The Future of Advanced Air Mobility

Three months after Flyter was launched, the Russian company completed production of an early design model for its PAC VTOL aircraft in May 2018. This was the 15th iteration of a design that had been started back in the summer of 2017. This is the single-seat PAC VTOL 420-120 model—referring to its 420 kg (924 pound) maximum takeoff weight and 120 kg (264 pound) payload. By the end of 2018, the company completed the preliminary design of a two-seat PAC VTOL 720-200 model.

According to Flyter it is not primarily focused on the classic urban air mobility air taxi business model with its short flight segments. Instead, the company is more intent on meeting the needs of longer-range applications, such as connecting remote regions of Russia. The initial hybrid electric-powered version of the PAC VTOL aircraft is expected to have a range as far as just over 560 miles. An alternative electric-powered version would fly up to around 100 miles. 

In November 2019, the company confirmed that it had begun ground testing of the downward-facing propellers and wing structures for the 720-200 model. 

As of February 2020, Flyter was seeking the fresh investment it needs to recruit more engineering staff and build a flyable prototype. It indicated that it may first begin work on a trio of much smaller unmanned aerial vehicle based on the PAC VTOL designs. This, said the company, would require an initial investment of almost $250,000. It estimates that a further $950,000 would be needed to build a prototype of the 420-120 model and another $2.9 million for the 720-200. 


Our objective assessment of this program’s probable success.

FutureFlight assesses the probability of success for a new aircraft program by considering the following criteria:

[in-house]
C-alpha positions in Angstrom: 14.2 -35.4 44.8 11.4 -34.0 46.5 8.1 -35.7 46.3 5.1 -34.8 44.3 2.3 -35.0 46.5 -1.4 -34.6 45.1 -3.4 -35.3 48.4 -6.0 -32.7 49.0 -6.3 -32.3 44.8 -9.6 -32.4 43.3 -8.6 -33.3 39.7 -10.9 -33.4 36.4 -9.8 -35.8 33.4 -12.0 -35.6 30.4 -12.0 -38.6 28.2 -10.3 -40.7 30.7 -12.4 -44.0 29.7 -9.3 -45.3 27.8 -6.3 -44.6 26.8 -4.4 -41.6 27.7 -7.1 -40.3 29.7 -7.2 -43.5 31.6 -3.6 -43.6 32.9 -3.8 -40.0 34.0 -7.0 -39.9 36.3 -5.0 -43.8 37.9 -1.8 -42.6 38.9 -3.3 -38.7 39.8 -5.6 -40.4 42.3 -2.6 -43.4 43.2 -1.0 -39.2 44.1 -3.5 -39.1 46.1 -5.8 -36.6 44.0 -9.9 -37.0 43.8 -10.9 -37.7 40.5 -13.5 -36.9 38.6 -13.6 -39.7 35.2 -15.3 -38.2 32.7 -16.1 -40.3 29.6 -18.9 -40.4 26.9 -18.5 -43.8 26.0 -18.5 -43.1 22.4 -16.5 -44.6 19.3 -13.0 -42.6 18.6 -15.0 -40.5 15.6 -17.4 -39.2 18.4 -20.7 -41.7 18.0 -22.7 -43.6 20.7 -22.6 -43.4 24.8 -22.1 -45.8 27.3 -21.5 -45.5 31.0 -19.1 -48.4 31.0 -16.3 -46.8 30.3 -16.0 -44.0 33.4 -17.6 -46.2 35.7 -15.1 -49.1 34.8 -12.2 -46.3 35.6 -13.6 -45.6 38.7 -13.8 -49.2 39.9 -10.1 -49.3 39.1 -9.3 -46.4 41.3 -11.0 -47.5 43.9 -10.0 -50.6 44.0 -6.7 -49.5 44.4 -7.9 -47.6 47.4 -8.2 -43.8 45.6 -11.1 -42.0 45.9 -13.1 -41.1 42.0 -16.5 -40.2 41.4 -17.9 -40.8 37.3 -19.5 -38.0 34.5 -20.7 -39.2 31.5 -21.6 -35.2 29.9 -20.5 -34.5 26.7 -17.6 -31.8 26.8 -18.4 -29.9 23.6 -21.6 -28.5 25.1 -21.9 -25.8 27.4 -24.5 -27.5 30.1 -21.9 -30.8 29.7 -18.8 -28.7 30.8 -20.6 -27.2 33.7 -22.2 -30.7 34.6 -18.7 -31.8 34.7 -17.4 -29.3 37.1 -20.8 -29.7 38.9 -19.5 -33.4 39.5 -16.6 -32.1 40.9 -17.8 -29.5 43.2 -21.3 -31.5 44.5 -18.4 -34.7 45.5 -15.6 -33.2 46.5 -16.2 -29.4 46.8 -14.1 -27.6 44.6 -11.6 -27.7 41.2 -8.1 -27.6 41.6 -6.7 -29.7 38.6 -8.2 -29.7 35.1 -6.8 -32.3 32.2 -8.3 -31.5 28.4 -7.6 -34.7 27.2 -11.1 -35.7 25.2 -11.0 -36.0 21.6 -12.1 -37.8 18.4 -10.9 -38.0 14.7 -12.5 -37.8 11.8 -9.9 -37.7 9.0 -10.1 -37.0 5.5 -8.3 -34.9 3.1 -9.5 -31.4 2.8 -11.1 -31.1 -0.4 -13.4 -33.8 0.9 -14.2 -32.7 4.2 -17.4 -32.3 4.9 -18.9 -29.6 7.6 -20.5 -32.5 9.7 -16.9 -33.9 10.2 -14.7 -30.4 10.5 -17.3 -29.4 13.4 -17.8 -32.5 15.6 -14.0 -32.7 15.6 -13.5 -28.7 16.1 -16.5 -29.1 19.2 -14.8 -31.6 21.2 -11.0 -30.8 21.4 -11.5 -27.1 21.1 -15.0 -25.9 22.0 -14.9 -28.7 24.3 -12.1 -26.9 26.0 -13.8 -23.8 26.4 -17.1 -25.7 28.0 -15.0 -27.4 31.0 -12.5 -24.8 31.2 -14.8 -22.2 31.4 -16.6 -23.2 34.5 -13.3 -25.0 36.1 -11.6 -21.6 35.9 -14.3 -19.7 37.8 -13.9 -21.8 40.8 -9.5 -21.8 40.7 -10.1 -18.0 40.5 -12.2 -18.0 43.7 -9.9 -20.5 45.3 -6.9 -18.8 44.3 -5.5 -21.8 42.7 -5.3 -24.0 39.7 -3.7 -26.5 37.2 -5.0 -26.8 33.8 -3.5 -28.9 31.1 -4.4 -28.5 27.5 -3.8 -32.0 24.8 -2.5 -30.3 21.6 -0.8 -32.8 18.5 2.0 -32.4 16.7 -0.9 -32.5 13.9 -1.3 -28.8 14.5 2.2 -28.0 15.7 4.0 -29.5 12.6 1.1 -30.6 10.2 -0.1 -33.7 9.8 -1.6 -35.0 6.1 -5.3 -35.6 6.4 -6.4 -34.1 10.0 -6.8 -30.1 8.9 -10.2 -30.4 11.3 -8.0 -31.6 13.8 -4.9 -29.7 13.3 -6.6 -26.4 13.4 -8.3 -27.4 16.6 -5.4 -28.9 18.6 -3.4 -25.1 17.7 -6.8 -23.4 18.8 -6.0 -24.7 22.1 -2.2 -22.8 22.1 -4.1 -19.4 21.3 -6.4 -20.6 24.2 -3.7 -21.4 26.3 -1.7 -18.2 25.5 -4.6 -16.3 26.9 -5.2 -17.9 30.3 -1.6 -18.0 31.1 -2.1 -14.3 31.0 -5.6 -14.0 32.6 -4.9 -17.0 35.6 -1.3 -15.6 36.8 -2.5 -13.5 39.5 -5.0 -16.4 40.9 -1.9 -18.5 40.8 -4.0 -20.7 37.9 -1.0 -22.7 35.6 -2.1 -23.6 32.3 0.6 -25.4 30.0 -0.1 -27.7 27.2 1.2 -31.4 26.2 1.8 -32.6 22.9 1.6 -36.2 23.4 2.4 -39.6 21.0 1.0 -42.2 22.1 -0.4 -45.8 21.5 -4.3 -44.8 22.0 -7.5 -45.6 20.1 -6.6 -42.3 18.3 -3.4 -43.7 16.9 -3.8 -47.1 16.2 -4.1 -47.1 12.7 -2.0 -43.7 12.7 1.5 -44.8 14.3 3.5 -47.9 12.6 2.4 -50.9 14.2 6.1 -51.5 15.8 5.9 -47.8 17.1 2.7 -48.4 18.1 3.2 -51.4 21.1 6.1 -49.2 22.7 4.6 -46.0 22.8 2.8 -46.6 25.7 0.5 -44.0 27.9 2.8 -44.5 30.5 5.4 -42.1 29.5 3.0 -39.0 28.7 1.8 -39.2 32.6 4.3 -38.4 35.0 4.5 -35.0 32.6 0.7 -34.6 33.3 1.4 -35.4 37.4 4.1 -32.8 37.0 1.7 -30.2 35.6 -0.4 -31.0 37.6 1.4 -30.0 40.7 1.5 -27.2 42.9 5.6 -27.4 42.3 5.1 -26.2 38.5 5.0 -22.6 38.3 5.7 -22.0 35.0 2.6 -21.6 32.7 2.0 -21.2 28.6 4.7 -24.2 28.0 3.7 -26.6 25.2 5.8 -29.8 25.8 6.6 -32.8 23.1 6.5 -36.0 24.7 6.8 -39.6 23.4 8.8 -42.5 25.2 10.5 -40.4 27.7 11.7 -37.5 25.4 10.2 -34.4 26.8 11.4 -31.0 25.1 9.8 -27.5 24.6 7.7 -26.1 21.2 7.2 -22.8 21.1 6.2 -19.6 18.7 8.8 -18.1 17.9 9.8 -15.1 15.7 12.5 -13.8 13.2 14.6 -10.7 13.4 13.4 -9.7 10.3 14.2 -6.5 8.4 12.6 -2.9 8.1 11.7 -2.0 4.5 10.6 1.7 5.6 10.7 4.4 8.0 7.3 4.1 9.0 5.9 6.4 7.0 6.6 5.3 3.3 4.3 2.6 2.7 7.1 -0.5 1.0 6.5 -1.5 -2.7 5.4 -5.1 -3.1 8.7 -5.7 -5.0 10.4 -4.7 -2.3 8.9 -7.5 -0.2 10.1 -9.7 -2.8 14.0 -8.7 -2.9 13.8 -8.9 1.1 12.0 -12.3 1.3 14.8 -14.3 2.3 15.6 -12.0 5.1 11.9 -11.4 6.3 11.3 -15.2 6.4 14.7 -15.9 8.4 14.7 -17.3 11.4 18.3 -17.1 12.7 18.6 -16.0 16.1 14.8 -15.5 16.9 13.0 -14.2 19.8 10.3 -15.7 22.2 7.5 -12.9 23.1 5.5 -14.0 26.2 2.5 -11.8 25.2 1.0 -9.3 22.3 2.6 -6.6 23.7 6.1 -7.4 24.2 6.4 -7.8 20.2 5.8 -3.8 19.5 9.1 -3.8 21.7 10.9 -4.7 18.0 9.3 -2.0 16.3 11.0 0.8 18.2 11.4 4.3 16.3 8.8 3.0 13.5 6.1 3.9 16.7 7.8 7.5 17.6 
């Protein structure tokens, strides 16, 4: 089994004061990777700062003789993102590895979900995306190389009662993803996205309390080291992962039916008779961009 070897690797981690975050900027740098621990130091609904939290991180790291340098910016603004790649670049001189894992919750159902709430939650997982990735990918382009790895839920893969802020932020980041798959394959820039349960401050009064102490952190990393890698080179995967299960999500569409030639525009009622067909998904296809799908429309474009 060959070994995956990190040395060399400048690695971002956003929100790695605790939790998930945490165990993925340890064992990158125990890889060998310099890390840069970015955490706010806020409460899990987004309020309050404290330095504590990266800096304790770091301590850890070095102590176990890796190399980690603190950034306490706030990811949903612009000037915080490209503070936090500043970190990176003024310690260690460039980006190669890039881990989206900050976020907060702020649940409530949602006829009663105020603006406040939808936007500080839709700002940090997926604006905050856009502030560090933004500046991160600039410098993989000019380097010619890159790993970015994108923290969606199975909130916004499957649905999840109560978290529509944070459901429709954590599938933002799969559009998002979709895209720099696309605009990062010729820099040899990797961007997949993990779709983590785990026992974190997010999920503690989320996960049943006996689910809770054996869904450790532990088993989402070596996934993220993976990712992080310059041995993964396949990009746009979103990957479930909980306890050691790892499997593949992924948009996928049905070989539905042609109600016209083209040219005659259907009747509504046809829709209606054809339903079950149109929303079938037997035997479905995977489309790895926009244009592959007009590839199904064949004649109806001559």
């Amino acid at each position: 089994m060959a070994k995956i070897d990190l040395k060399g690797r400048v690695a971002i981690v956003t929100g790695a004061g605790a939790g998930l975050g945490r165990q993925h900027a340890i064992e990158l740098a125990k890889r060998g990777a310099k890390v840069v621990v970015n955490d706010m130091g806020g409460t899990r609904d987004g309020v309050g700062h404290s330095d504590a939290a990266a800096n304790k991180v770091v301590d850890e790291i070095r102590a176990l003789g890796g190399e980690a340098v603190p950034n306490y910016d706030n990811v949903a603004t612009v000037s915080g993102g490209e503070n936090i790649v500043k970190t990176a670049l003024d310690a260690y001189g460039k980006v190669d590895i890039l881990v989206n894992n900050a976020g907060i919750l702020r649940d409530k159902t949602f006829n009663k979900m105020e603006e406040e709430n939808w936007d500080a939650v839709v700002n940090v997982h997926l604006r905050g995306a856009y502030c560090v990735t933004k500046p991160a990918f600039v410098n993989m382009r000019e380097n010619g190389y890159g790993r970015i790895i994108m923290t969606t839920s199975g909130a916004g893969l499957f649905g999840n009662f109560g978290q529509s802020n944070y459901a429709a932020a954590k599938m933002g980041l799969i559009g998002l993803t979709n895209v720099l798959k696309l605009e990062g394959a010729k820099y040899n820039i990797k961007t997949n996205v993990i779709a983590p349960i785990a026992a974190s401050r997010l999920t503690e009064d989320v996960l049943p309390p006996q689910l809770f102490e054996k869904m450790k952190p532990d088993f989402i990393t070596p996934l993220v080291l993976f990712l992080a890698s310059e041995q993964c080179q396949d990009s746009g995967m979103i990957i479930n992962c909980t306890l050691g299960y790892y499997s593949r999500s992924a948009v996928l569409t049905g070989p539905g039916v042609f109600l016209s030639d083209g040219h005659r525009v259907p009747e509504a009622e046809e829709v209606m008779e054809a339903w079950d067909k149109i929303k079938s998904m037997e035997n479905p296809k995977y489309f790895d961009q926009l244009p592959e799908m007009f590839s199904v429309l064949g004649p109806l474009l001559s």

• Total investment funds available in proportion to the anticipated cost of getting an aircraft certified and in service
  • A company’s in-house capability (in terms of numbers of engineers, technical staff, and customer support teams)
  • The past experience of the company and its senior leadership in developing aircraft
  • The caliber and past experience of key program partners
  • Whether key aircraft systems have been selected and are available for use
  • Whether the preliminary design review has been completed
  • Whether the design for the full-scale prototype has been completed
  • Whether the type certification process has been formally initiated with an appropriate regulator
  • Whether the company has achieved a first flight with a full-scale prototype
  • The number of hours logged in a flight test program
  • Whether type certification has been achieved
  • The number of orders and commitment received for the aircraft
  • Whether the company has adequate facilities to begin series production of the aircraft
Our Methodology

Flyter appears to be about the only Russian company to have made any demonstrable progress in developing an eVTOL aircraft. That said, very little is known about the background of the company's founder and his small team. Their target for raising fresh investment is very modest by Western standards, perhaps reflecting lower costs in Russia. 

The company says it would need two years to build the PAC VTOL 420-120 prototype and three and a half years for the larger 720-200. As is the case for so many eVTOL startups, those timeline clocks can only start ticking when the cold hard cash starts flowing. 

Key Personnel

Yuri Solodovnikov